Results of population pharmacokinetic analysis of pirfenidone showed no significant differences in pharmacokinetics between males and females.


Results of population pharmacokinetic analysis showed that obesity (Body Mass Index [BMI] greater than or equal to 30 kg/m2) has no significant effect on the pharmacokinetics of pirfenidone.


Population pharmacokinetic analysis showed that race has no significant effect on the pharmacokinetics of pirfenidone.

Drug Interaction Studies

Cytochrome P450 1A2 Inhibitors

Pirfenidone is a substrate of cytochrome P450 1A2. In a single-dose drug interaction study in 25 healthy nonsmokers and 25 smokers, pirfenidone was co-administered with fluvoxamine (50 mg at bedtime for 3 days; 50 mg twice a day for 3 days, and 50 mg in the morning and 100 mg at bedtime for 4 days). An approximately 4-fold increase in exposure to pirfenidone in nonsmokers and approximately 7-fold increase in exposure in smokers was observed.

In a single-dose drug interaction study in 27 healthy subjects, co-administration of 801 mg of pirfenidone and 750 mg of ciprofloxacin (a moderate inhibitor of CYP1A2) on Day 6 (ciprofloxacin was dosed at 750 mg twice daily from Day 2 to Day 7) increased the exposure to pirfenidone by 81%.

Cytochrome P450 1A2 Inducers

Following a single oral dose of 801 mg pirfenidone in 25 smokers and 25 healthy nonsmokers, the systemic exposure in smokers was significantly lower compared to nonsmokers. AUC0-inf and Cmax of pirfenidone in smokers were 46% and 68% of those in nonsmokers, respectively.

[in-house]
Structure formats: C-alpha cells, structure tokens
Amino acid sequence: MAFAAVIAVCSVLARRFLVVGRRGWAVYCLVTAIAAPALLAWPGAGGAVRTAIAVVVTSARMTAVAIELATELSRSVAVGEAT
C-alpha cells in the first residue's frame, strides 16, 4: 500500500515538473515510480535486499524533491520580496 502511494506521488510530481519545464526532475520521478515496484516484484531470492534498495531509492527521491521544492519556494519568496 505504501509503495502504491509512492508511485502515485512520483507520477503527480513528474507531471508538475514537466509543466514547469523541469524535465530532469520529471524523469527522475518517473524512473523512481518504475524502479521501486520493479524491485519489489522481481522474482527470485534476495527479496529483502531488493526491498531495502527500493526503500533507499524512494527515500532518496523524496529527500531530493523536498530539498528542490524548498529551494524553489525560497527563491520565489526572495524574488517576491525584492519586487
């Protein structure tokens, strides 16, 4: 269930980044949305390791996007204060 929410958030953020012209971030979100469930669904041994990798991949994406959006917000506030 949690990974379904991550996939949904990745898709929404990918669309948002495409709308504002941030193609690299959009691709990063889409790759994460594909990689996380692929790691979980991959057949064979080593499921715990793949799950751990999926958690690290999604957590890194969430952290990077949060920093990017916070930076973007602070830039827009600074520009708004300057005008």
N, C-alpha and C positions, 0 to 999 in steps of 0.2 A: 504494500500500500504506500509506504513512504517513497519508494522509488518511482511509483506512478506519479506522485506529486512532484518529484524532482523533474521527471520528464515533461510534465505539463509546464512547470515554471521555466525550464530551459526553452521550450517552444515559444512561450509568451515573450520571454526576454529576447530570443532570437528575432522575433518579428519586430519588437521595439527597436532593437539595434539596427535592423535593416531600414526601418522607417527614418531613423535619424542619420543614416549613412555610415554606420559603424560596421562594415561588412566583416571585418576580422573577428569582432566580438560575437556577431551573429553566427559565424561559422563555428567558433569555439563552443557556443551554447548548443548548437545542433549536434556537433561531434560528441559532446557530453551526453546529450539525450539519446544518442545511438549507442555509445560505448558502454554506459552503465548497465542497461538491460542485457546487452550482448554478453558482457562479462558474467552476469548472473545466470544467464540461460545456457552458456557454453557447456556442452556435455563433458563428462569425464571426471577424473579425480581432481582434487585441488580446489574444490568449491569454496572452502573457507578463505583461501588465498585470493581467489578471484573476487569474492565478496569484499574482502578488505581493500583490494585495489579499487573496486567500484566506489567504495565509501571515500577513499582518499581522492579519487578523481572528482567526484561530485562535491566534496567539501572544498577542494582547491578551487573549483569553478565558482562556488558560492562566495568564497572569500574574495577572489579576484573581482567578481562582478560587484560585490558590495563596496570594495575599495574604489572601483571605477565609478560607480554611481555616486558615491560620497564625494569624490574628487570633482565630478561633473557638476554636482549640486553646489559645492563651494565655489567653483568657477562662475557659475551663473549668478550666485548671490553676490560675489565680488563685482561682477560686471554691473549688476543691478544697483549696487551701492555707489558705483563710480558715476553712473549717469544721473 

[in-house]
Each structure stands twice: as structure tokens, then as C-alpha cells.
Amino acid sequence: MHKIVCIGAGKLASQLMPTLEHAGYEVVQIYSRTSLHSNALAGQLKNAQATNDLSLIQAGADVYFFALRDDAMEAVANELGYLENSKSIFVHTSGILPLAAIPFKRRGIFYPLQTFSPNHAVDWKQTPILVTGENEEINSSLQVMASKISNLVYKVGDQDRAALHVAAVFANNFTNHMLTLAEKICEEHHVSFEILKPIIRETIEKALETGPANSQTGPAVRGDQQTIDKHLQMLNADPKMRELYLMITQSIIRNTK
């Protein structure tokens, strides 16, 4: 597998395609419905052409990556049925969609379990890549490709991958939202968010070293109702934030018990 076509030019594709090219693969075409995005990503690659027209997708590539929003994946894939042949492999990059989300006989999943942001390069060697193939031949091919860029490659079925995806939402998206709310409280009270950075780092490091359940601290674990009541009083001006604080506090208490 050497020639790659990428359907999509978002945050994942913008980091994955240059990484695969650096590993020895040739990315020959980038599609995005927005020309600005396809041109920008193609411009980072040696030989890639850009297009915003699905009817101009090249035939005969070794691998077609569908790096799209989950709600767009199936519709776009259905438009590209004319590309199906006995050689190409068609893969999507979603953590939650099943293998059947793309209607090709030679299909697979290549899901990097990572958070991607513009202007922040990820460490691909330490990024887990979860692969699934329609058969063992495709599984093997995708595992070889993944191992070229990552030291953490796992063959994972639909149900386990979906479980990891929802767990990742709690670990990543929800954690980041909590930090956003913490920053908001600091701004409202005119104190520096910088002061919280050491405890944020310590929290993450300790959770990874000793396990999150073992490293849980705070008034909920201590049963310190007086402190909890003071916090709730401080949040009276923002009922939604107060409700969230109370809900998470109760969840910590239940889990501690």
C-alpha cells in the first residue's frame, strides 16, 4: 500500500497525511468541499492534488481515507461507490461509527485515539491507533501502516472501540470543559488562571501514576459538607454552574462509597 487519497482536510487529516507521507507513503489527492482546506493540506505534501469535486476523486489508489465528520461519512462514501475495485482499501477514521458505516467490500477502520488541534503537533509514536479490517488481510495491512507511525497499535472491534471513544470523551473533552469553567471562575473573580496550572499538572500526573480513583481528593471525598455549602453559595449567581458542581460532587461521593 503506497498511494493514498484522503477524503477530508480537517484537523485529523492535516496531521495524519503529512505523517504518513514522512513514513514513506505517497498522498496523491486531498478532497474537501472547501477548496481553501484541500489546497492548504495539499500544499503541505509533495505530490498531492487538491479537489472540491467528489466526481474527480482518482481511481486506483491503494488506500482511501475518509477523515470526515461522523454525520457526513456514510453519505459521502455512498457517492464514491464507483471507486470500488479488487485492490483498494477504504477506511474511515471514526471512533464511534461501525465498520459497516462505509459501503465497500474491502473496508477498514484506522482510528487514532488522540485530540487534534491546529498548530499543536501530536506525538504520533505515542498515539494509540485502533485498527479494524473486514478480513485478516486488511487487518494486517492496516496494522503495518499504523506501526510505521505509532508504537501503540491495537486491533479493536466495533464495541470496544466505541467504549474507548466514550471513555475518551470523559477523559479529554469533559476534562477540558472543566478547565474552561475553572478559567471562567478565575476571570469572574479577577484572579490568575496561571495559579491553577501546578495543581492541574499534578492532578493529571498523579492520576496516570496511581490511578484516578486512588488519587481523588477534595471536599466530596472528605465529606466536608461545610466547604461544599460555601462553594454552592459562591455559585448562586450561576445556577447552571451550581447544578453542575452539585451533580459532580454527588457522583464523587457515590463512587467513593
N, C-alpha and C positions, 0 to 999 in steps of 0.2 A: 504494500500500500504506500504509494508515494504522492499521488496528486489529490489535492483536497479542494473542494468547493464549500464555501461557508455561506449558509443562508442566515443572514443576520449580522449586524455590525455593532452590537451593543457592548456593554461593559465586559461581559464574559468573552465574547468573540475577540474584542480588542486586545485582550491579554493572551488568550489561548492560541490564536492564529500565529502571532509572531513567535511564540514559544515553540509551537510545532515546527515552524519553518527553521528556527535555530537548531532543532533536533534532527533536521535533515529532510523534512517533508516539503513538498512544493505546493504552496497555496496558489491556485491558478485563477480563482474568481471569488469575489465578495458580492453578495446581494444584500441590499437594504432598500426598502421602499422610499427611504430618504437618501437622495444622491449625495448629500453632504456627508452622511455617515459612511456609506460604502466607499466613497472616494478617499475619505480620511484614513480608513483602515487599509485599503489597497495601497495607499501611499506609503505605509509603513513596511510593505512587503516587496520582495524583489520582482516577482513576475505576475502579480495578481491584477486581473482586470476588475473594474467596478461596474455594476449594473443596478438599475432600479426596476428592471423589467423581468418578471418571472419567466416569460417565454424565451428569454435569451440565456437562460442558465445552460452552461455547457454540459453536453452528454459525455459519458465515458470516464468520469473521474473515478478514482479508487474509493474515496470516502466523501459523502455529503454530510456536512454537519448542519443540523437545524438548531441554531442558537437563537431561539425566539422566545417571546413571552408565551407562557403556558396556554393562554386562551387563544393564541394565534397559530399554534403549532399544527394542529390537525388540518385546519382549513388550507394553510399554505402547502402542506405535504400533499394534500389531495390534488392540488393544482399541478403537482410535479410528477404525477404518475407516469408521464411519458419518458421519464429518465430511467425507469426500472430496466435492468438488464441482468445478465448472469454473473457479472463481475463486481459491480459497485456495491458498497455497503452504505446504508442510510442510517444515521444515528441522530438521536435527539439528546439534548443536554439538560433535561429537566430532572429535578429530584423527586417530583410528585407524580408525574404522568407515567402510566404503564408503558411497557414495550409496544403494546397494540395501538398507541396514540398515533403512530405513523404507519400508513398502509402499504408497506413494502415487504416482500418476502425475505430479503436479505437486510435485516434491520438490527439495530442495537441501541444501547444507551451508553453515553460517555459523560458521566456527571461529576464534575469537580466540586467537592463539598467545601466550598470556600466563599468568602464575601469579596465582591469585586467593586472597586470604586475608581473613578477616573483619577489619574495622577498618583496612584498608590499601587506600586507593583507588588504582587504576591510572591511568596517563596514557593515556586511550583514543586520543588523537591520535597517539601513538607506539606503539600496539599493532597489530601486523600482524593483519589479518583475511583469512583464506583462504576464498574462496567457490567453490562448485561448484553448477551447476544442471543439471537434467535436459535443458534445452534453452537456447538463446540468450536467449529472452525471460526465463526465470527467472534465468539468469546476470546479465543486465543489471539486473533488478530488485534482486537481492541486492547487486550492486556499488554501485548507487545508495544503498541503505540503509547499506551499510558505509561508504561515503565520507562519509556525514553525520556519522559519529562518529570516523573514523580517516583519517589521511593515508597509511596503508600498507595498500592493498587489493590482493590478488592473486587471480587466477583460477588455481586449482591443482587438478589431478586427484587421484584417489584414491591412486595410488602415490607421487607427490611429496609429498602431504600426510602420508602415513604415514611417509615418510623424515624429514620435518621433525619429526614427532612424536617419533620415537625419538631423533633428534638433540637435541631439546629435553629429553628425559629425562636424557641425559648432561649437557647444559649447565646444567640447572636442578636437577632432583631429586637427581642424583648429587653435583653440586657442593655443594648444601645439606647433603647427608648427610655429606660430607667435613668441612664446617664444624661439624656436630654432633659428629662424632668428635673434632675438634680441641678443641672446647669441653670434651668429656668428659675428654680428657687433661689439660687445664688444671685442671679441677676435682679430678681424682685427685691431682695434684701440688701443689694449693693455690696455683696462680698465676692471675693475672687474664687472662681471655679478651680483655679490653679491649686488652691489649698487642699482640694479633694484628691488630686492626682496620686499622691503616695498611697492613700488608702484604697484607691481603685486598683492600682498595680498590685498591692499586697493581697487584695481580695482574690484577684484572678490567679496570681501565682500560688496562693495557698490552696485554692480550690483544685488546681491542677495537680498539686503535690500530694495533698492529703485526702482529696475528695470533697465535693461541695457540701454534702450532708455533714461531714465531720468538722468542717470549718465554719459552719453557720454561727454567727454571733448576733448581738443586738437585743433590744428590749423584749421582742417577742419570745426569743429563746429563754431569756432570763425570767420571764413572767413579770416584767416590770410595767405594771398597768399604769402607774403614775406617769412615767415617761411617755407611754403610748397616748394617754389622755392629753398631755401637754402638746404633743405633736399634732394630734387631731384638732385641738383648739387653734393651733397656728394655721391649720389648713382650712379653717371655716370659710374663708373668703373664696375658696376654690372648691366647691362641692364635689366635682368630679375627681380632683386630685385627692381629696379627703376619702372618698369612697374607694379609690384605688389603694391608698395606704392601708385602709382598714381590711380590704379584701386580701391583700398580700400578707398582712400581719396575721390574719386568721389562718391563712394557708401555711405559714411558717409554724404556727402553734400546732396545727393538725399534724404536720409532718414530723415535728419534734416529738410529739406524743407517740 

Inhibitory Effect of Pirfenidone on P-glycoprotein (Pgp)

The potential for pirfenidone to inhibit Pgp mediated transport of digoxin (5.0 μM) was evaluated in the absence and presence of pirfenidone at concentrations ranging from 1 to 1,000 μM in in vitro system. Pirfenidone showed weak inhibition (10% to 30%) of Pgp facilitated digoxin B-A efflux at concentrations of 100 μM and above. Effect of pirfenidone upon Pgp substrate pharmacokinetics and safety has not been evaluated in humans.

Inhibitory Effect of Pirfenidone on CYP2C9, 2C19 or 1A2, 2D6, 3A4

The potential for pirfenidone to inhibit CYP2C9, 2C19 or 1A2 was evaluated in vitro at concentrations up to 1,000 μM (approximately 10-fold the mean human Cmax). Pirfenidone showed a concentration-dependent inhibition on CYP2C9, 2C19 or 1A2, 2D6, and 3A4. At 1,000 μM, pirfenidone inhibits the activity of these enzymes by 30.4%, 27.5%, 34.1%, 21%, and 9.6%, respectively. Effect of pirfenidone upon pharmacokinetics and safety of CYP2C9, 2C19, 1A2, 2D6, and 3A4 substrates has not been evaluated in humans.